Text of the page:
Saturday, July 30, 2011

Los 3 cerditos and other news

It is day 3 at the farm in Orgiva, Granada and my muscles hurt in places I didn't know existed. But I love it! I came looking for a different part of Spain and a different experience through HelpX and so far I'm having a great time. Kay and Bernie (my hosts) have been very helpful and generous and know a lot of people in the area so there are visitors in and out all the time. 

I arrived on Wednesday night not knowing what to expect as I sat in the middle of a strange town waiting for Kay to pick me up. Fortunately, she did come for me and showed me to her lovely white house on the outskirts of town. I settled in to my new surroundings and enjoyed the change of pace from busy city life in Madrid.

The 7 AM wake up call the next day for work came as a bit of a shock. I rolled sleepily out of bed for the first part of the day's work. Kay and Bernie keep an amazing garden which is where most of my work takes place. I walked around to take pictures of it today for my lovely readers only to realize I left my camara chord in Madrid. Woops! Anyway my work so far has consisted of everything from weeding to compost pile-moving to planting to more weekding. It is hard work but it is nice to work with my hands for a change. On Thursday whilst I was pulling away at stubborn weeds a surprise came chugging up the driveway...PIGS (or in Spanish cerdos)!!
Random photo from Google but this is what they look like

Bernie and Kay had been waiting to buy more pigs and raise them for ham/chorizo making for a while and I was the lucky helper that finally saw them get here. I took pictures of them too...darn camera chord. There are 3 pigs Cider, Apple, and the littlest one Rosie. They are adorable but kind of freaked out at the moment. I go to visit them everyday even if they bolt when they see me... I'll have to be working on that as well as developing my green thumb!

Tuesday, July 26, 2011

The next step

This is my first summer not being home in the US and so far it's going great! I definitely miss my friends and family, but it has been nice to use the free time to have new adventures. I have already survived ESL teacher boot camp by working at a summer camp in Gredos (read more below) so what's next? Well, I got the idea to do a help exchange from my friends at camp Sarah and Ron as well as my friend Elizabeth. And I have been dying to do it ever since.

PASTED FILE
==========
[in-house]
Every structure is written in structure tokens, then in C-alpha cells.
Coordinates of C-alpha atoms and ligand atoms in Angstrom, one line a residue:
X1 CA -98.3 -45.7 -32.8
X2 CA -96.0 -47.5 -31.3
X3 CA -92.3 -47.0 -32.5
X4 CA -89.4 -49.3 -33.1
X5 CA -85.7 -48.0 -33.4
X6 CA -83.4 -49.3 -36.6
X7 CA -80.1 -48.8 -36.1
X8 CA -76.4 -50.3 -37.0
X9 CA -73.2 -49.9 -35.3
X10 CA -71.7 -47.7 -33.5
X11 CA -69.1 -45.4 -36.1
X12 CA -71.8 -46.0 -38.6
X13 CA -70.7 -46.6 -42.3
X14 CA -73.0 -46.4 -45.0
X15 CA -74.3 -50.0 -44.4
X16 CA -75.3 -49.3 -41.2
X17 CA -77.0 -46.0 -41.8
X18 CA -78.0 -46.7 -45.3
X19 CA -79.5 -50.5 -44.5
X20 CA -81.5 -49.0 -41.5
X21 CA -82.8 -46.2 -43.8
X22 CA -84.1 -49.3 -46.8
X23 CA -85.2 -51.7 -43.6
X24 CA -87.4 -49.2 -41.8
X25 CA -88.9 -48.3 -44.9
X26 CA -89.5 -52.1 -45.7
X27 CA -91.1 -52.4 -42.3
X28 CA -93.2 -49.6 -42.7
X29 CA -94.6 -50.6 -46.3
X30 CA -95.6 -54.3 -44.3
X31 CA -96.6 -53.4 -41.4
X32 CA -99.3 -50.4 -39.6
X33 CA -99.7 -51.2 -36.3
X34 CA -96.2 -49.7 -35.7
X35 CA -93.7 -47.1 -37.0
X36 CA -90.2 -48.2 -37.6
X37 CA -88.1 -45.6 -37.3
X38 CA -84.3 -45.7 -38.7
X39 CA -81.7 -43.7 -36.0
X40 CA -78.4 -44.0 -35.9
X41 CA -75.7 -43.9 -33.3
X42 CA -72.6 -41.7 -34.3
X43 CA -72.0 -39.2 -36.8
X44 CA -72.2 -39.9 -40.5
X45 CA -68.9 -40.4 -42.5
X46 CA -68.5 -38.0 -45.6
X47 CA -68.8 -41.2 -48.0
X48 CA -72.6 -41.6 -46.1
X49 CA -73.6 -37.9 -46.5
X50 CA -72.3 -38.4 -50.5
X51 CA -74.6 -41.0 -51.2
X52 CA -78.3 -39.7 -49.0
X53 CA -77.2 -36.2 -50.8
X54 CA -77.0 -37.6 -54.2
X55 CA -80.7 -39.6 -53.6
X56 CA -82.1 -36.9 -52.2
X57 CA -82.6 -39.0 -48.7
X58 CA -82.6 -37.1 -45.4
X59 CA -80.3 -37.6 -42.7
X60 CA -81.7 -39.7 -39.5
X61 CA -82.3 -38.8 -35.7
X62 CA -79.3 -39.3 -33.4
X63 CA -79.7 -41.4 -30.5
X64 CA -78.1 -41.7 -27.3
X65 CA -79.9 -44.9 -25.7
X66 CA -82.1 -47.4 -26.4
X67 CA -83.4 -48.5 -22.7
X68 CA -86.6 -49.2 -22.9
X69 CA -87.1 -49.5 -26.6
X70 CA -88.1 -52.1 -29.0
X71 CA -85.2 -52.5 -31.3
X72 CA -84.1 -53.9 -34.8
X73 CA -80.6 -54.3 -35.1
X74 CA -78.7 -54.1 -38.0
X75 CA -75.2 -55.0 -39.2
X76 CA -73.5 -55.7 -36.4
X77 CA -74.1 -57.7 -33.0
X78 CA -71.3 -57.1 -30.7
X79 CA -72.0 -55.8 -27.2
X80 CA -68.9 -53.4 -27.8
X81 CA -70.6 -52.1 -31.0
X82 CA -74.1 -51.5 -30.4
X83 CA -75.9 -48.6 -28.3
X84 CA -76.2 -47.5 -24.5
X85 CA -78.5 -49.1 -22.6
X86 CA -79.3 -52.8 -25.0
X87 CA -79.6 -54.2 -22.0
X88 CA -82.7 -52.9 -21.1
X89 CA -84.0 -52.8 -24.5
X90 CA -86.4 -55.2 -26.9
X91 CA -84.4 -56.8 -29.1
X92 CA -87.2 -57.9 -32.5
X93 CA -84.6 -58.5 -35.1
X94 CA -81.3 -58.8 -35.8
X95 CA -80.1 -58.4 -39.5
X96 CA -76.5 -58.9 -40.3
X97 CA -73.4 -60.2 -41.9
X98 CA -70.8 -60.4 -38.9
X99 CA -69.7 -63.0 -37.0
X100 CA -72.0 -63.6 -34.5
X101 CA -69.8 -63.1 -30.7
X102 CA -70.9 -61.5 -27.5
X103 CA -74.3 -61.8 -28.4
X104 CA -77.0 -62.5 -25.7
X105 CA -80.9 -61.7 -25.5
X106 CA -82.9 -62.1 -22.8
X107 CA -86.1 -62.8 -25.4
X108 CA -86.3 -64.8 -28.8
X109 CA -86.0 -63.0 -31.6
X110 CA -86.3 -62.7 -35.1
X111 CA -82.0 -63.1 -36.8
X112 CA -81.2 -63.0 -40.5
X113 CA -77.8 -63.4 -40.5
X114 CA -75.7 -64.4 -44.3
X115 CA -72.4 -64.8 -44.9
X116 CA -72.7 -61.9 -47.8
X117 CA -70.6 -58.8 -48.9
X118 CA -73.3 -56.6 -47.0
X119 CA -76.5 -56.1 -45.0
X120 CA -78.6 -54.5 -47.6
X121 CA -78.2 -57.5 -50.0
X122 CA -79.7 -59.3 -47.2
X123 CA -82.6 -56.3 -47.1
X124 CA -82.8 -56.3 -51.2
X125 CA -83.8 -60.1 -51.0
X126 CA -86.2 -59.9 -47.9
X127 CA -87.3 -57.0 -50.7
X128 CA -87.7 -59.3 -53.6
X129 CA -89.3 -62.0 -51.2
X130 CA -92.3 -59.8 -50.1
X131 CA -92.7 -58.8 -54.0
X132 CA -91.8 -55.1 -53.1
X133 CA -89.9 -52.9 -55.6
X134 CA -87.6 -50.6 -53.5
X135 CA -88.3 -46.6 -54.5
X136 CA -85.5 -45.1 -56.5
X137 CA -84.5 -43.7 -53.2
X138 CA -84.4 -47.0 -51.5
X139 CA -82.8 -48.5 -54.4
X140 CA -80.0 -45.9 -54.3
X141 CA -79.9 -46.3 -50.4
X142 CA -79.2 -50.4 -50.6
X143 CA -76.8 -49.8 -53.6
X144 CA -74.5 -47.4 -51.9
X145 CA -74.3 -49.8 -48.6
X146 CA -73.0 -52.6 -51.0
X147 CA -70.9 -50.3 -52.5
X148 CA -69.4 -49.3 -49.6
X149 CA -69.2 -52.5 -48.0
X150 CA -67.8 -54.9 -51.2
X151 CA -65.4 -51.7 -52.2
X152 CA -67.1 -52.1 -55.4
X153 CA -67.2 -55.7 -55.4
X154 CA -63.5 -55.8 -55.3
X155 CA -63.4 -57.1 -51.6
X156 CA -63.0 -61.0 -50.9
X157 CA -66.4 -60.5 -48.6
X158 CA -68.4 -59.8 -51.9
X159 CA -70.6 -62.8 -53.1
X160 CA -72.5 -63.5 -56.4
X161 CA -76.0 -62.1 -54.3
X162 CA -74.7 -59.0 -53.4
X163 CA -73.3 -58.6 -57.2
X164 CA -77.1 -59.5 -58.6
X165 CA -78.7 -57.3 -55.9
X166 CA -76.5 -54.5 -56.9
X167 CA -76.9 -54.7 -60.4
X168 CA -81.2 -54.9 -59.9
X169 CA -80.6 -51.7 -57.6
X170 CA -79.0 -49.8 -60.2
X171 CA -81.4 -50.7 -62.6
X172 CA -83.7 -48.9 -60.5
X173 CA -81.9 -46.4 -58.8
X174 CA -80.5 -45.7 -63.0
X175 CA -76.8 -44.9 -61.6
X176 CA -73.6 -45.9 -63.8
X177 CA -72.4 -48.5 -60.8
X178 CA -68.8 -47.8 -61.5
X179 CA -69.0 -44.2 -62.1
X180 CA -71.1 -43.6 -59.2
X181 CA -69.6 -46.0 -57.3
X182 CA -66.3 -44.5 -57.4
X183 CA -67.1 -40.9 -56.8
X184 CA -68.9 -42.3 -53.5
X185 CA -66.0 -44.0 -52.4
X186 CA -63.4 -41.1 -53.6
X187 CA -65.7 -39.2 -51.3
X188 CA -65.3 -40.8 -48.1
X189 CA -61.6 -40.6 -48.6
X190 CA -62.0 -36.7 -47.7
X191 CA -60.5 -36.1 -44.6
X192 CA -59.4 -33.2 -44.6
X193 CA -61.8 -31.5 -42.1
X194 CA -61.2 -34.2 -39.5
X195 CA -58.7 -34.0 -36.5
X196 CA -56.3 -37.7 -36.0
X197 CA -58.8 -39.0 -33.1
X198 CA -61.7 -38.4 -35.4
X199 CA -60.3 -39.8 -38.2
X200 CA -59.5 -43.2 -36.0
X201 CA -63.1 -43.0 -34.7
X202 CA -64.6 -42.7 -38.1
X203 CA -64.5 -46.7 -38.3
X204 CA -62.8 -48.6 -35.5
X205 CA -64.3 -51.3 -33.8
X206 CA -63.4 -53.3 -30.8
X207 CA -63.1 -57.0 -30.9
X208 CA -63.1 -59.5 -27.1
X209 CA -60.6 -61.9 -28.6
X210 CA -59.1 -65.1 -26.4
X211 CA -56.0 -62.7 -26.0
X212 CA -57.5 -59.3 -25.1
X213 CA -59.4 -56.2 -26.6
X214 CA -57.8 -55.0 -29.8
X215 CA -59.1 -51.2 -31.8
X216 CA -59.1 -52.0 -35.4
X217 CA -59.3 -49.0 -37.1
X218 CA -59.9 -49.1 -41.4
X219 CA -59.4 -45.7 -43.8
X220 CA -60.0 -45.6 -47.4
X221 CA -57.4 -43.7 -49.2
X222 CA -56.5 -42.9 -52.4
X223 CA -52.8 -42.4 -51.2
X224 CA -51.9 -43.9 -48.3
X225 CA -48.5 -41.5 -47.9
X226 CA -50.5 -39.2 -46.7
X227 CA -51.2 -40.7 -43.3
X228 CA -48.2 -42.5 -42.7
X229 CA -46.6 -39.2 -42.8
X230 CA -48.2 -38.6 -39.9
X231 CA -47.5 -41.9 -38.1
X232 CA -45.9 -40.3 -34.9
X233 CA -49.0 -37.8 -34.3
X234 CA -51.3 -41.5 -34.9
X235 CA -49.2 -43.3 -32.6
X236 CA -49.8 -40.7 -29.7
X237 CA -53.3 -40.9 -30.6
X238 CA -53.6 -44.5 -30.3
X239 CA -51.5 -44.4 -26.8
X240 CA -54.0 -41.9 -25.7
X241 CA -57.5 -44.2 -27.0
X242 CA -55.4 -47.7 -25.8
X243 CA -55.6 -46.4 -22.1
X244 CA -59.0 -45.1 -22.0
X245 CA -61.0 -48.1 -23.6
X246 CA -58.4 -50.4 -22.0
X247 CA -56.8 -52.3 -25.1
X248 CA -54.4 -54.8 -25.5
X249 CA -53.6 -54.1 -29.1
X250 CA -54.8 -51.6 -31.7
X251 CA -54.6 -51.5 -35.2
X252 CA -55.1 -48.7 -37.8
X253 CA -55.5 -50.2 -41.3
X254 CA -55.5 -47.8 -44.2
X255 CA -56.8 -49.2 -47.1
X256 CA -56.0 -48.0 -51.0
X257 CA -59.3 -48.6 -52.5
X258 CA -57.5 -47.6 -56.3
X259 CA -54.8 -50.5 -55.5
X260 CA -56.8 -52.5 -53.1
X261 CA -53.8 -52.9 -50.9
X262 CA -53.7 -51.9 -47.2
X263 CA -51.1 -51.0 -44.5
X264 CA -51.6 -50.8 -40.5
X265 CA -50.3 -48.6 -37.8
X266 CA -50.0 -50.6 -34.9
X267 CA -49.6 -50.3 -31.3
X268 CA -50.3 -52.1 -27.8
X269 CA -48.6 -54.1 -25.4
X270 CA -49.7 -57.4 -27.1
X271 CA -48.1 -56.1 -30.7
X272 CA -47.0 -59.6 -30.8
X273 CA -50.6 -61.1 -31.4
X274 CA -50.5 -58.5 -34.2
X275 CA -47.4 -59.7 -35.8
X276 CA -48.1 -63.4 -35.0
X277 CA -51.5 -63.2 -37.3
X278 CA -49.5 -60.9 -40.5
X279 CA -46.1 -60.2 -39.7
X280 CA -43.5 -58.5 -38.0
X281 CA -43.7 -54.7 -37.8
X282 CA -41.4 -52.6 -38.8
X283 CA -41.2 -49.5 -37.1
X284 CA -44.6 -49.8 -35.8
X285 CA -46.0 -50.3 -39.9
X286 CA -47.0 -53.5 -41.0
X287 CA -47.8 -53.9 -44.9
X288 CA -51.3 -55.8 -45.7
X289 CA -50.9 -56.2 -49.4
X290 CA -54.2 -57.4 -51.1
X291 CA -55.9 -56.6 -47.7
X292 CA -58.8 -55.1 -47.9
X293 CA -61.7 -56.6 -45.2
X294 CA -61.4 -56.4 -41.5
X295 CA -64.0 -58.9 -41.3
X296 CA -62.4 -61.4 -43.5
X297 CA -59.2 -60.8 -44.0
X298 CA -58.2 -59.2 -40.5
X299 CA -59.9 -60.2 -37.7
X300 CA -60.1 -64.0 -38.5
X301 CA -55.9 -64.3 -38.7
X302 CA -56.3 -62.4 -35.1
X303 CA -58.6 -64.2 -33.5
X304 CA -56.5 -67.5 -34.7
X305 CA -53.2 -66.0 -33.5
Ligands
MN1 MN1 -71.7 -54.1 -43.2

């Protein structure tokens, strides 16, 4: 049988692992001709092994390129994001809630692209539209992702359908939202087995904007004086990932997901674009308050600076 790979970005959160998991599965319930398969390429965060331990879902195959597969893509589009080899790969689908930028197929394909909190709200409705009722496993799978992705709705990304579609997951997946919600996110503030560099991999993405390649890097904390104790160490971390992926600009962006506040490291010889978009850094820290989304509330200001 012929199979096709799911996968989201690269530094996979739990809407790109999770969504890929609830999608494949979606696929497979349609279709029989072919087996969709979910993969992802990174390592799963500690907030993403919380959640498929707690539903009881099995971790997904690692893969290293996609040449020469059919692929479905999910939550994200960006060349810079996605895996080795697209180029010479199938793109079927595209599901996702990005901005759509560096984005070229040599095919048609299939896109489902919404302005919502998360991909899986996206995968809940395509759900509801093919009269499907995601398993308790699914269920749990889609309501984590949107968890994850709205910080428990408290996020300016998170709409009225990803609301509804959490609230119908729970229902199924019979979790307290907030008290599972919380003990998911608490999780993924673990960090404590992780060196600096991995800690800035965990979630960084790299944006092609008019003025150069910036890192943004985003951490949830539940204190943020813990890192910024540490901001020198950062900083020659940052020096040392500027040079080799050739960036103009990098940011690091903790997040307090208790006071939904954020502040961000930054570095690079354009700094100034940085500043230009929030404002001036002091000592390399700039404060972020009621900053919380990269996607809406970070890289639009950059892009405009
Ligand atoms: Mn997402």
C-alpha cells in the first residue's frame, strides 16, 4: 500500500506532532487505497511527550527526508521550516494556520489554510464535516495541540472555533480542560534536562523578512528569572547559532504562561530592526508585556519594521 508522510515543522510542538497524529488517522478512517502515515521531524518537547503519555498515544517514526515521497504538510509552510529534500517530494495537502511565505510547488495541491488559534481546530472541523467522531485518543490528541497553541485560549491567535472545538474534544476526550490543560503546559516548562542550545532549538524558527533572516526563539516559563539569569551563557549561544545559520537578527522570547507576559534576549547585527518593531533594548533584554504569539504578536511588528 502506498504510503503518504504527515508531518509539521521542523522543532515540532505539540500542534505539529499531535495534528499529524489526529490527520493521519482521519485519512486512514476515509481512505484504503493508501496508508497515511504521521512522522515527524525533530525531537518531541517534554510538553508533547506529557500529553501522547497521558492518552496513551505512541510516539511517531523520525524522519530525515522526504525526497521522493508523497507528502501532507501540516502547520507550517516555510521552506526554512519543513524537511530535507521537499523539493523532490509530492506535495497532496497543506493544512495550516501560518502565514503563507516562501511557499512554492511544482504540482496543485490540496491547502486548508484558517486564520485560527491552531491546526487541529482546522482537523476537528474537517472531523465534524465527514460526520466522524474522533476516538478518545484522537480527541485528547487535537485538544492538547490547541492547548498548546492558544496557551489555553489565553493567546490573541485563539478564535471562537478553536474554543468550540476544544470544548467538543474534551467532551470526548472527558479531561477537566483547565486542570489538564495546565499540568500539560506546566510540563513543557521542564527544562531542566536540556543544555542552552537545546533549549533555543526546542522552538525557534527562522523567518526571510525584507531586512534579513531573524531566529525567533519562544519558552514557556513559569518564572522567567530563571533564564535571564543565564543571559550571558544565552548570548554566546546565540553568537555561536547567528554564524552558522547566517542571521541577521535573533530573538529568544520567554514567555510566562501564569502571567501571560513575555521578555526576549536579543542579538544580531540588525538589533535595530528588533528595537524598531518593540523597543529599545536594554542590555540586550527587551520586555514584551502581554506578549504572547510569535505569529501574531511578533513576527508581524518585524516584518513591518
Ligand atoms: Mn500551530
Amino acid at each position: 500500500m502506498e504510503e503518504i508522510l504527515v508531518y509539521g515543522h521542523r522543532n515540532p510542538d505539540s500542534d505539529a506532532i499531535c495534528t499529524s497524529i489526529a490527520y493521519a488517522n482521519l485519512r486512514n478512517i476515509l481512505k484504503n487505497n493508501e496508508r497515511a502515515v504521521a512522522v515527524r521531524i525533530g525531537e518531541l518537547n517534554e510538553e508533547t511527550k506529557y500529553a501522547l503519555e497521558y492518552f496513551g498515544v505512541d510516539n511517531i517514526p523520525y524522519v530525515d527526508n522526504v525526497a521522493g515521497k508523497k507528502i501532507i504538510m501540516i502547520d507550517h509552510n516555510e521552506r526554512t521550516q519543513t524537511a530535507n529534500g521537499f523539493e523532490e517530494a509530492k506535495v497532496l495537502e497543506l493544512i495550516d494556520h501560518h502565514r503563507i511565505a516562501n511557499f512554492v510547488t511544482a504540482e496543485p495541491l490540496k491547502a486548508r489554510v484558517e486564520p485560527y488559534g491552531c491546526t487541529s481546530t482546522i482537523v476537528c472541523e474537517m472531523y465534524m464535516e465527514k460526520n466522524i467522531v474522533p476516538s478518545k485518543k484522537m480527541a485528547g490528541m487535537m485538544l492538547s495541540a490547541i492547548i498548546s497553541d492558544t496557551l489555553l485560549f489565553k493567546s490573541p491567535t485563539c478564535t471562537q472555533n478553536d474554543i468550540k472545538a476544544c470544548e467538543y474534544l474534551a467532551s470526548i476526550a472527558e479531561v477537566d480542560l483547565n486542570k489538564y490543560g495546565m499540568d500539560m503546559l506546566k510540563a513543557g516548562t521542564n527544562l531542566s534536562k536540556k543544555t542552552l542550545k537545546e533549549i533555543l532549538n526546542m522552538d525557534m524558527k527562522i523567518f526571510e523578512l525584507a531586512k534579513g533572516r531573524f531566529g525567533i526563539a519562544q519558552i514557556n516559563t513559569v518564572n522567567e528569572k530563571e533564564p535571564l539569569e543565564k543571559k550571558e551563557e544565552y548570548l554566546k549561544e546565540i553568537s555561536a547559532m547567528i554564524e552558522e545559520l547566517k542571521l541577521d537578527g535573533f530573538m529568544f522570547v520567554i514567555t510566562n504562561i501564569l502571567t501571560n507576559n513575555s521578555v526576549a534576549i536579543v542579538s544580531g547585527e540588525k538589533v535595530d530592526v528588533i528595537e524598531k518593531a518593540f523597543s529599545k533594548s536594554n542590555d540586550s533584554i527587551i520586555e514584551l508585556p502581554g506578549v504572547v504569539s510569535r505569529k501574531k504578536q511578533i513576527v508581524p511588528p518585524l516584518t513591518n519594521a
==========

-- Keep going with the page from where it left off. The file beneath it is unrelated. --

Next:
What is Help Exchange or HelpX? It is a program where anyone who has work on their house or farm that they need help with can write to look for "helpers". The helpers, like me, go to their house and stay with them for however long they want. In exchange for help, the person or family provides full room and board. A pretty good deal right? As someone looking to save money and have a "vacation" I think so!

So for the next 10 days I'll be going to Orgiva, Spain which is about an hour south of Granada. I will be living with a British couple and working on their garden. I'll be planting, weeding, irragation-ing, pruning olive trees, and other stuff. I have no experience gardening (minus helping my mom's frequent attempts to keep a garden) so it will be something new. I'm excited but really nervous since I don't know these people from Adam. However, they have gotten great reviews from everyone that has stayed so I know I'll have a great experience. They also have interenet so hopefully I'll get some blogging in, between my turns as a gardener. Hmmm I wonder where my overalls are...

Monday, July 25, 2011

Surviving Campamento Part 2

Hear that? It's the sound of me breathing. For the first time in 3 weeks. I have finished my last week working for Forenex in Gredos and it has been a wild ride. Although it has been some of the best teacher training I could ask for, I would be lying to say it hasn't been stressful. Here's what a typical day looks like: